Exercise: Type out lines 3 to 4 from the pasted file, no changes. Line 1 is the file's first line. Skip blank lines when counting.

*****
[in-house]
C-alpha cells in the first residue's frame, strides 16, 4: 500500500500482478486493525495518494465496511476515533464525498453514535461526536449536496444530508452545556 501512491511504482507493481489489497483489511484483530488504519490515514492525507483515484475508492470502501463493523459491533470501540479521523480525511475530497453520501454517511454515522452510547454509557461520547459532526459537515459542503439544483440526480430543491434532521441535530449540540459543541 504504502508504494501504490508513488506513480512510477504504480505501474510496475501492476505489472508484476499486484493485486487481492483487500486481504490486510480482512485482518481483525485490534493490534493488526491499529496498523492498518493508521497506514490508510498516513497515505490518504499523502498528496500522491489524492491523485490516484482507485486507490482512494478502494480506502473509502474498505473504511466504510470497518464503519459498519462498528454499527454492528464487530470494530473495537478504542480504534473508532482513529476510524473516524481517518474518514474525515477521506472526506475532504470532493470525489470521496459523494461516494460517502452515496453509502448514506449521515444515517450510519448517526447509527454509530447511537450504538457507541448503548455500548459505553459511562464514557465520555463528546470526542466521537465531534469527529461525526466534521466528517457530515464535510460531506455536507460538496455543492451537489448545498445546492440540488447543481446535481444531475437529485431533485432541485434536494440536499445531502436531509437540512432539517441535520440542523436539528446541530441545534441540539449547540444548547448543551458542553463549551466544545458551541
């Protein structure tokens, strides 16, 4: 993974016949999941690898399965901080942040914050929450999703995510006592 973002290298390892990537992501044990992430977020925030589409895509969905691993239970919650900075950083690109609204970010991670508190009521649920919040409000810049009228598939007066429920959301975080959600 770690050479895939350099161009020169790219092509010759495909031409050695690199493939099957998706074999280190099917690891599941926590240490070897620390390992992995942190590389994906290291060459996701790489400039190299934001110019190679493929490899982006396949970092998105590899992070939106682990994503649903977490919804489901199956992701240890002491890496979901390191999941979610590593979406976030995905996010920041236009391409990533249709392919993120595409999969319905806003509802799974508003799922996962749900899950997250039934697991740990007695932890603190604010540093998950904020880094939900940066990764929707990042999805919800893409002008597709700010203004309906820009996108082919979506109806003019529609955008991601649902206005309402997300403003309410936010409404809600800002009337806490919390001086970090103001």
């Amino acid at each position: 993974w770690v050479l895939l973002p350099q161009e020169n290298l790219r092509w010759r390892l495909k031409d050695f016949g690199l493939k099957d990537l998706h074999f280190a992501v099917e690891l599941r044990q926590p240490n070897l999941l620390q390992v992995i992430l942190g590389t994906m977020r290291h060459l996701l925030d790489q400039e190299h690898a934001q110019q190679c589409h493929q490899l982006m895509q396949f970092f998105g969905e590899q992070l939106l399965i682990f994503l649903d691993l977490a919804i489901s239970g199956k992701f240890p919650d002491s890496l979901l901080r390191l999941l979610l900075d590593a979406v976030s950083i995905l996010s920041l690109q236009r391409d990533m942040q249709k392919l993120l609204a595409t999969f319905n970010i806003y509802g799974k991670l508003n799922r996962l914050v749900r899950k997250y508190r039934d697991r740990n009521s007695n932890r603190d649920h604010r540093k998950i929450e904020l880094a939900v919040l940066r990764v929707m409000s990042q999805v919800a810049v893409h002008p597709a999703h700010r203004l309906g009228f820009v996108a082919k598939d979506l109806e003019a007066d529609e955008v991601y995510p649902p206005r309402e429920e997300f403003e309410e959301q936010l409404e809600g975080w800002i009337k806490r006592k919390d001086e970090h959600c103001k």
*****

């Protein structure tokens, strides 16, 4: 993974016949999941690898399965901080942040914050929450999703995510006592 973002290298390892990537992501044990992430977020925030589409895509969905691993239970919650900075950083690109609204970010991670508190009521649920919040409000810049009228598939007066429920959301975080959600 770690050479895939350099161009020169790219092509010759495909031409050695690199493939099957998706074999280190099917690891599941926590240490070897620390390992992995942190590389994906290291060459996701790489400039190299934001110019190679493929490899982006396949970092998105590899992070939106682990994503649903977490919804489901199956992701240890002491890496979901390191999941979610590593979406976030995905996010920041236009391409990533249709392919993120595409999969319905806003509802799974508003799922996962749900899950997250039934697991740990007695932890603190604010540093998950904020880094939900940066990764929707990042999805919800893409002008597709700010203004309906820009996108082919979506109806003019529609955008991601649902206005309402997300403003309410936010409404809600800002009337806490919390001086970090103001």
């Amino acid at each position: 993974w770690v050479l895939l973002p350099q161009e020169n290298l790219r092509w010759r390892l495909k031409d050695f016949g690199l493939k099957d990537l998706h074999f280190a992501v099917e690891l599941r044990q926590p240490n070897l999941l620390q390992v992995i992430l942190g590389t994906m977020r290291h060459l996701l925030d790489q400039e190299h690898a934001q110019q190679c589409h493929q490899l982006m895509q396949f970092f998105g969905e590899q992070l939106l399965i682990f994503l649903d691993l977490a919804i489901s239970g199956k992701f240890p919650d002491s890496l979901l901080r390191l999941l979610l900075d590593a979406v976030s950083i995905l996010s920041l690109q236009r391409d990533m942040q249709k392919l993120l609204a595409t999969f319905n970010i806003y509802g799974k991670l508003n799922r996962l914050v749900r899950k997250y508190r039934d697991r740990n009521s007695n932890r603190d649920h604010r540093k998950i929450e904020l880094a939900v919040l940066r990764v929707m409000s990042q999805v919800a810049v893409h002008p597709a999703h700010r203004l309906g009228f820009v996108a082919k598939d979506l109806e003019a007066d529609e955008v991601y995510p649902p206005r309402e429920e997300f403003e309410e959301q936010l409404e809600g975080w800002i009337k806490r006592k919390d001086e970090h959600c103001k």